The Associated Press has always maintained that its first Stylebook - the essential reference bible for professional journalists - was published in 1953. “Sixty pages,” they say, “stapled together.”

But this isn’t exactly true.

Actually, there were hundreds of pocket-sized “circulars” distributed to correspondents for at least a half a century before that. Some focused on writing style, others on “rules and regulations.” There was even one about how to file telephone reports. It’s unclear how many of these pamphlets were actually seen by reporters in the field, however, or how closely their scattered guidelines were followed.

So an enterprising correspondent named John Palmer Gavit, who covered the state capitol at Albany from 1902 to 1909, decided to take matters into his own hands. His richly detailed publication, The Reporter’s Manual: A Handbook for Newspaper Men, was begun in the early 1890s and took 12 years to complete. It was finished in 1903, one year before Gavit was named Albany bureau chief, and is now the earliest known and most complete guidebook for reporters; a book so forgotten that even the AP’s own archivists hadn’t heard of it.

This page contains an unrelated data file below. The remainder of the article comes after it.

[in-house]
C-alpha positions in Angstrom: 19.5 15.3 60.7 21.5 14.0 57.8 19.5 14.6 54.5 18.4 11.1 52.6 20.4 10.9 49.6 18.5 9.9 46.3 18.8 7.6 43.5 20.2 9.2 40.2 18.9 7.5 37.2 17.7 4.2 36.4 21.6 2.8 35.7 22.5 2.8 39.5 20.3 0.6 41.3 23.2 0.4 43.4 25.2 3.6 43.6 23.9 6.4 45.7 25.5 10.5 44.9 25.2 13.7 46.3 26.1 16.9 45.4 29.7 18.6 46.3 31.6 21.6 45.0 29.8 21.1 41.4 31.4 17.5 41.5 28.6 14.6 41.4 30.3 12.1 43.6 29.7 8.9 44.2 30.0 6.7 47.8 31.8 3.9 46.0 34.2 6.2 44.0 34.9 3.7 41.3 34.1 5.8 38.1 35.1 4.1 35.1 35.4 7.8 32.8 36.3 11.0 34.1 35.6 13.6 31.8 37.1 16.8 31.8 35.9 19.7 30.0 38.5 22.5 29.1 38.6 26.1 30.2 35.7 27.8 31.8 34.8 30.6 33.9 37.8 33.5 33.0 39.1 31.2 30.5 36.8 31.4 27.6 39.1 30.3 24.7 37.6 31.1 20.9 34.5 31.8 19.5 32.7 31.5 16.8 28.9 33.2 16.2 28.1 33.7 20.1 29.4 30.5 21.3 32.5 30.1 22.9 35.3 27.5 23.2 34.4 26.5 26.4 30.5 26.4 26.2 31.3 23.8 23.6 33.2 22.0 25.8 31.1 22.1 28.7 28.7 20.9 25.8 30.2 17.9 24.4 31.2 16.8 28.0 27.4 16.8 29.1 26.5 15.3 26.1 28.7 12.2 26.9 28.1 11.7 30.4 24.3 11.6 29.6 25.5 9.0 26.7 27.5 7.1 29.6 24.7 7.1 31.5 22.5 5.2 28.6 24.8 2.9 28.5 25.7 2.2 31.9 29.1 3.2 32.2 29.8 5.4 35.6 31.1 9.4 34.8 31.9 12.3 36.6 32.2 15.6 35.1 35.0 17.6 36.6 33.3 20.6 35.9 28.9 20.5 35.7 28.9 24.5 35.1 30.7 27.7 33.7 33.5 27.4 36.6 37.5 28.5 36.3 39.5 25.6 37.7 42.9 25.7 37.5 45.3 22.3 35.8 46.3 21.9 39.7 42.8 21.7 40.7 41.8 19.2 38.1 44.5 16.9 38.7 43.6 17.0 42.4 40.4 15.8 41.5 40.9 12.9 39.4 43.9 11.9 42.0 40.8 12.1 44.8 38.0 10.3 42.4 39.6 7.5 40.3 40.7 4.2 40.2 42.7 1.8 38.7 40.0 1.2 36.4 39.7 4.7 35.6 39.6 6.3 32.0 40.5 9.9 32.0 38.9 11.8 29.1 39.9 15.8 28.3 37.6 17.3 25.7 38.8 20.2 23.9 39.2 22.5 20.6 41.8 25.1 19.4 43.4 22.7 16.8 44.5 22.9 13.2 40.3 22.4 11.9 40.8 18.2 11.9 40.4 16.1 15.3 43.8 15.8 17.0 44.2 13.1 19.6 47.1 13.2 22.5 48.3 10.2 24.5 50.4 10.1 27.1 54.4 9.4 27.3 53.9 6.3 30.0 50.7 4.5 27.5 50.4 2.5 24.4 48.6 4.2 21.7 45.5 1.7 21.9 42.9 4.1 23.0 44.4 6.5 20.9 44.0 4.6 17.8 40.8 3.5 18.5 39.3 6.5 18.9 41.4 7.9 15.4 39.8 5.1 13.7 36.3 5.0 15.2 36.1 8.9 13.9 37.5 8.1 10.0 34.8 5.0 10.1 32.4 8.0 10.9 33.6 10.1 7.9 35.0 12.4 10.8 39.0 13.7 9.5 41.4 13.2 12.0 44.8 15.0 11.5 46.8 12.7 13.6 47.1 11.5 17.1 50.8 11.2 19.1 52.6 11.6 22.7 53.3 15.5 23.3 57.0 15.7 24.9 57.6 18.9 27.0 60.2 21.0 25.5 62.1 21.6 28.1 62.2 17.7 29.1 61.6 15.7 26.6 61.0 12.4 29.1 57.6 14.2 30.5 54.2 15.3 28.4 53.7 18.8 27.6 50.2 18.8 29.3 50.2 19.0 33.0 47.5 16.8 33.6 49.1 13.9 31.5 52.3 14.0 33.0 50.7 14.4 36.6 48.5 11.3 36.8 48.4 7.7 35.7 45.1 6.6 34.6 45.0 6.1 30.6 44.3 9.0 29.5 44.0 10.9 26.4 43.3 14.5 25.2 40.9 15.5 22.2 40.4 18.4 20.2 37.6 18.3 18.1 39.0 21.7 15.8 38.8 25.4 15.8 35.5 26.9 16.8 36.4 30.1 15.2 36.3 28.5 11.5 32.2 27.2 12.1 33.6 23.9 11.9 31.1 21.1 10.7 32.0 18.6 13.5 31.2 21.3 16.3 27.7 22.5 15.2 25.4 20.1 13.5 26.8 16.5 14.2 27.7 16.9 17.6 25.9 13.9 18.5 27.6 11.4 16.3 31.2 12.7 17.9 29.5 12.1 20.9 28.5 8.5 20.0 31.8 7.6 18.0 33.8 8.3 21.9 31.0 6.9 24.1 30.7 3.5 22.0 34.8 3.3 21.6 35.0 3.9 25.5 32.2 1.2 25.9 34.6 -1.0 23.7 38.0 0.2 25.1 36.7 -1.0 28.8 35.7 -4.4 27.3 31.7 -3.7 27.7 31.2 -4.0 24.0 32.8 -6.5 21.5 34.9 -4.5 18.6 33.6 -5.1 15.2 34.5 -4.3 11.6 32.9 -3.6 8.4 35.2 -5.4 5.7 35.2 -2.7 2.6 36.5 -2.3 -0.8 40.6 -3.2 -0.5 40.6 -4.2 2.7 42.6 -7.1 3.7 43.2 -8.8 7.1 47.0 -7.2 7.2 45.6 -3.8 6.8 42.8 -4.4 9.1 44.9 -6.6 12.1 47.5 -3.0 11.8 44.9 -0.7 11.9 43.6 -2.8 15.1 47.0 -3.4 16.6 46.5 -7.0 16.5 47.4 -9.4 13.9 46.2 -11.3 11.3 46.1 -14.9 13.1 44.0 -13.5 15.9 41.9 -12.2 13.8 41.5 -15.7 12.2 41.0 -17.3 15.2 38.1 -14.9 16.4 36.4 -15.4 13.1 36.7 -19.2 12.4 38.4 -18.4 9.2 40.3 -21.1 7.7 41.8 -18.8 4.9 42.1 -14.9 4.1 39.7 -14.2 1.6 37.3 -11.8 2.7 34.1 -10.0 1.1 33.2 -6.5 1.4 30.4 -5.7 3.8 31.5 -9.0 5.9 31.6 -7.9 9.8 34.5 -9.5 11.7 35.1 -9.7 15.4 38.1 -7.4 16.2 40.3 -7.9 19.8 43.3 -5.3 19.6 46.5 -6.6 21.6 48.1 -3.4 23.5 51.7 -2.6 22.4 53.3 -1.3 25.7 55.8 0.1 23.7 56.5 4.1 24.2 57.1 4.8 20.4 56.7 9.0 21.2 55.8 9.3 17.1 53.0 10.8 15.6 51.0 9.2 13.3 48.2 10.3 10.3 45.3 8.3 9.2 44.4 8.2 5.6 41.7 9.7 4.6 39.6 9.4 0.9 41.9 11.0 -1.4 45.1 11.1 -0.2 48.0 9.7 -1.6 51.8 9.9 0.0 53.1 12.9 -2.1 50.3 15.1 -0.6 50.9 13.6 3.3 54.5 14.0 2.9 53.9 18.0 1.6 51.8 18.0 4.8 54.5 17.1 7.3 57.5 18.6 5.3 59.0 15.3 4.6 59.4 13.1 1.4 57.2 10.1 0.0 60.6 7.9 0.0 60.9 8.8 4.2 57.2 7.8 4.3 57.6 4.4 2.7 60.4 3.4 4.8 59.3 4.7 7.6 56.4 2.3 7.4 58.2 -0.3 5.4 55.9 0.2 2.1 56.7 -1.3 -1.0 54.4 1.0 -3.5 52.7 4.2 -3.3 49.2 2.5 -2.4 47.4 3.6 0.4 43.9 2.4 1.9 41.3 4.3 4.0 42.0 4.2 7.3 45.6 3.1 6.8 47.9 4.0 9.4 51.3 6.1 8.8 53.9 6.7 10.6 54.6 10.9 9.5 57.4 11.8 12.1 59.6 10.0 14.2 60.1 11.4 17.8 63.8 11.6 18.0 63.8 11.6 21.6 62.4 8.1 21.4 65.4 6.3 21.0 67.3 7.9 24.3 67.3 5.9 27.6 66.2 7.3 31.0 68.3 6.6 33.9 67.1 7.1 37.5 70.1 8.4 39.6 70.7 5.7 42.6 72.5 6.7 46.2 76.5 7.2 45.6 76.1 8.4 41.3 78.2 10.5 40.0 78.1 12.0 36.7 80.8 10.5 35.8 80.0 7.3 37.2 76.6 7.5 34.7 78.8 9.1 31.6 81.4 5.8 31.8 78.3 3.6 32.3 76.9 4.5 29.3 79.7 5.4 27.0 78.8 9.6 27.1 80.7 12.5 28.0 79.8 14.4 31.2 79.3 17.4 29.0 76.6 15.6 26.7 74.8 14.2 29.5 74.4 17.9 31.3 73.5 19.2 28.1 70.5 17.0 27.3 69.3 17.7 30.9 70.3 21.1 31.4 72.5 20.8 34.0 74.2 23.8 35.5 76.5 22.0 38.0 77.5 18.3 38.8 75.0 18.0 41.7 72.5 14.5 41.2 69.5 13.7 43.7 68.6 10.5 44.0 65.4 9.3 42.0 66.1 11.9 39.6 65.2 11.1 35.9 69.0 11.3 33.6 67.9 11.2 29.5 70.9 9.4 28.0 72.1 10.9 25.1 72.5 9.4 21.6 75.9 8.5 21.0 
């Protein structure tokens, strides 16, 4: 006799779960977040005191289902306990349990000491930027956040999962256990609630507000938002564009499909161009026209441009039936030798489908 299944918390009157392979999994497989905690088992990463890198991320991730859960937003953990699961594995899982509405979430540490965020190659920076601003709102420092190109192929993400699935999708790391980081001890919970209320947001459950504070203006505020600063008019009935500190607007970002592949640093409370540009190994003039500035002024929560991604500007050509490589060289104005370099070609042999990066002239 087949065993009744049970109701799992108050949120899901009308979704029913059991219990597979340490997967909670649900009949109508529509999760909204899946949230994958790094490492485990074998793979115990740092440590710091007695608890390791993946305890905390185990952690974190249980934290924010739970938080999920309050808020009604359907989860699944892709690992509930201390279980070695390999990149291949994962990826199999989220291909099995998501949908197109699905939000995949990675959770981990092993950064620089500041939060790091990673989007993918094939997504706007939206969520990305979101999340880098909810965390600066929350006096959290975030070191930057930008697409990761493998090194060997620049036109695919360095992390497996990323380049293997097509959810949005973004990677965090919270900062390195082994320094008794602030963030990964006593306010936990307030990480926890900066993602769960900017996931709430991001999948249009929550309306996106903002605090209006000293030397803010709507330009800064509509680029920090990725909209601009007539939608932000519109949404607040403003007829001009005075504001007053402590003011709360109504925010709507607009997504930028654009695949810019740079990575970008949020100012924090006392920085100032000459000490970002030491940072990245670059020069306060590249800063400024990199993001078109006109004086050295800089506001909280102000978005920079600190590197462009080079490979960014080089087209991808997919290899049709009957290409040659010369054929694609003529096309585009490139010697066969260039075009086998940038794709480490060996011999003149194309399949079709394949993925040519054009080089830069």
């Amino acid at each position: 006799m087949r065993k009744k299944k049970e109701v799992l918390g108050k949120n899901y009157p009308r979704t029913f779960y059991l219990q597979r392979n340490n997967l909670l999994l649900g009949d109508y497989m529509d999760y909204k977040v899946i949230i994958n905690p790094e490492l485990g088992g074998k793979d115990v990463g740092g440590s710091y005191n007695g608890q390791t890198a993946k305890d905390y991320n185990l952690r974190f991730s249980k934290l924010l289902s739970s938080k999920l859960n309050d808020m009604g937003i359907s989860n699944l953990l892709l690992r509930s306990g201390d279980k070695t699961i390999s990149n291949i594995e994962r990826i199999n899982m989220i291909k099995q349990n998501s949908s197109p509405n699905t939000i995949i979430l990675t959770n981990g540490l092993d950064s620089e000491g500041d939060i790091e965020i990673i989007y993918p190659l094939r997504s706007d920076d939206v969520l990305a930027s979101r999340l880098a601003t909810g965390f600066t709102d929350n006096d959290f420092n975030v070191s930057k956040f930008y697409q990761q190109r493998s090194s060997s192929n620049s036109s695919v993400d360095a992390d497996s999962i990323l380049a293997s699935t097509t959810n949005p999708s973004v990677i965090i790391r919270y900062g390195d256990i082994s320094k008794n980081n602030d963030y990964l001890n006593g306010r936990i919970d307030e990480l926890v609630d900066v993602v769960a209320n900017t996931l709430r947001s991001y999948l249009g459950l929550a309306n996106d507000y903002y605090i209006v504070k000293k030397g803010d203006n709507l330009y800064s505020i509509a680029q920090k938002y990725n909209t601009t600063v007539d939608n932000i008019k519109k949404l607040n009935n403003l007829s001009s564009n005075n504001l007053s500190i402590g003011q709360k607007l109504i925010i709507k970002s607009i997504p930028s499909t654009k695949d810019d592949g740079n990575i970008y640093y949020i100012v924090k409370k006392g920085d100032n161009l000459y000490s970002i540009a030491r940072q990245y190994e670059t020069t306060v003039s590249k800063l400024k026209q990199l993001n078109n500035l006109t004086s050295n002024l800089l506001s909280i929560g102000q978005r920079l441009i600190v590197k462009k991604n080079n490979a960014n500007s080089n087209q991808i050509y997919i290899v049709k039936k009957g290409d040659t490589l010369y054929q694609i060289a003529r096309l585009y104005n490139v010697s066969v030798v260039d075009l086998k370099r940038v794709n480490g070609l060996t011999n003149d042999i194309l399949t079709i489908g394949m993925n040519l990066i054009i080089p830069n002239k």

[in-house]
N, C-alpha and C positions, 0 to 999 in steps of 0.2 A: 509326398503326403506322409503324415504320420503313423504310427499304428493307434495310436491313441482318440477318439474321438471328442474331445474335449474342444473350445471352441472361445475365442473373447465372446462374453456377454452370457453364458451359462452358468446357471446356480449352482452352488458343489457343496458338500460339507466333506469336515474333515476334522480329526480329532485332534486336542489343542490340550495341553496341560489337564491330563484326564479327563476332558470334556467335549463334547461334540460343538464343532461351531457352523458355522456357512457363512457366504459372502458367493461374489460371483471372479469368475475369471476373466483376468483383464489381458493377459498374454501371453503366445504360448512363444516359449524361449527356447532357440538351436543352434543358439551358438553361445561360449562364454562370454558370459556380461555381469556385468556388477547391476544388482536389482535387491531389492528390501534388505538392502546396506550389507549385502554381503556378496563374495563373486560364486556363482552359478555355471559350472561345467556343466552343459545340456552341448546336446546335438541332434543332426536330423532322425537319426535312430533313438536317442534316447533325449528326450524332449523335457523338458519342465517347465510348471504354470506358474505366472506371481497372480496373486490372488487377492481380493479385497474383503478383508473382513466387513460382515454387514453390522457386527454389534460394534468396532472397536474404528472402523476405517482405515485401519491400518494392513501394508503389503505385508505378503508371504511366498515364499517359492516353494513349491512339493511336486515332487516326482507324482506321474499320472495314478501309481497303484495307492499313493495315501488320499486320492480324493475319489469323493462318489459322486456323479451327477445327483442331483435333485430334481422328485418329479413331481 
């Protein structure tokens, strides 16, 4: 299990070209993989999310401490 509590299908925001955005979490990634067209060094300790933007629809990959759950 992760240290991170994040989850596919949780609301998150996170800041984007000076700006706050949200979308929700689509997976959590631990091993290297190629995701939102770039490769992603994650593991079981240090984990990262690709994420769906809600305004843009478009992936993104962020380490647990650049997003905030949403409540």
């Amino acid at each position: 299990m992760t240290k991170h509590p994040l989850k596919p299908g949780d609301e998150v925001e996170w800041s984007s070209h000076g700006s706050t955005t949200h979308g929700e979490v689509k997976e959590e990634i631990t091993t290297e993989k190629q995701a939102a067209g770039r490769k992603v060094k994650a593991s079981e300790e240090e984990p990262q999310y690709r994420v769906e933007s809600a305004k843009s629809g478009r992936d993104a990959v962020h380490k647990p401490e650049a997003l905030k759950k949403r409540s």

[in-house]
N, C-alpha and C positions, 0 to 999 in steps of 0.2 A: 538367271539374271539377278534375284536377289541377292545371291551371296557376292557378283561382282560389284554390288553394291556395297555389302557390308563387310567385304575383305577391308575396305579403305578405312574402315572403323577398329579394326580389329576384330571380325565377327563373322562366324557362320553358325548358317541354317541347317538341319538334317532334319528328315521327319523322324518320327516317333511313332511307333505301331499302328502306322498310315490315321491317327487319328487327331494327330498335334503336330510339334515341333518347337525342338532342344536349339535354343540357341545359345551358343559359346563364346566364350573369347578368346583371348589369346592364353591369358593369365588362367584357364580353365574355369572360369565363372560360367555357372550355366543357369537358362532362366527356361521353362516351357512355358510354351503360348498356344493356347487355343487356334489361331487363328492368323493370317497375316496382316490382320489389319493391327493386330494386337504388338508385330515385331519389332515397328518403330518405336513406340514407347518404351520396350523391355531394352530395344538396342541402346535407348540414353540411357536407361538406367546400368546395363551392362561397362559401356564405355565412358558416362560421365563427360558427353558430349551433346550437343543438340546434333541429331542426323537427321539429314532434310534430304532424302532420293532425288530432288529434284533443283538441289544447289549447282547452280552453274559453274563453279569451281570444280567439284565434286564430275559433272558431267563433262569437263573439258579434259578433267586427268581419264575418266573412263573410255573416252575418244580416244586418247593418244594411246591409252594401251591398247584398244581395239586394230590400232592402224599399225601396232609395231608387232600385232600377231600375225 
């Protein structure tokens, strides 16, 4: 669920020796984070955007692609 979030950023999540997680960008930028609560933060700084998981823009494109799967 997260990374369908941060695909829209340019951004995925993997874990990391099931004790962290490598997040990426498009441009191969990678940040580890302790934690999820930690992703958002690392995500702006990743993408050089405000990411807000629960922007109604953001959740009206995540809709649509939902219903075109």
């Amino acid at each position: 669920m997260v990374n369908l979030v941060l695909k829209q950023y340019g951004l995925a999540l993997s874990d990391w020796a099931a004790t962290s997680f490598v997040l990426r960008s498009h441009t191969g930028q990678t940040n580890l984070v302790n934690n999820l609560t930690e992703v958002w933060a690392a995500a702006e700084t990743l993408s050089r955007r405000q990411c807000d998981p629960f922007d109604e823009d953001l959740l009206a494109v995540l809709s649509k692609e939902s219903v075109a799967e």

Gavit’s work is a forgotten bit of history that reveals much about early “newspapermen” and how they saw their place in the world. Like the modern Stylebook, it offers dictionary-style entries on what topics journalists should and should not cover, why, and how. His advice is for the “all-round, general utility chap,” he says. The lone reporter freshly “flung out into deep water to sink or swim as best he may, with little comfort or counsel from his elders.” His aim is to offer guidance to the overwrought correspondent who must, “for 365 days in the year… find news in the passing crowd, scoops on the street corners, copy in everything.”

The manual’s introduction is written by fellow AP reporter George Edward Graham, who was best known for documenting the Spanish-American war from aboard the USS Brooklyn.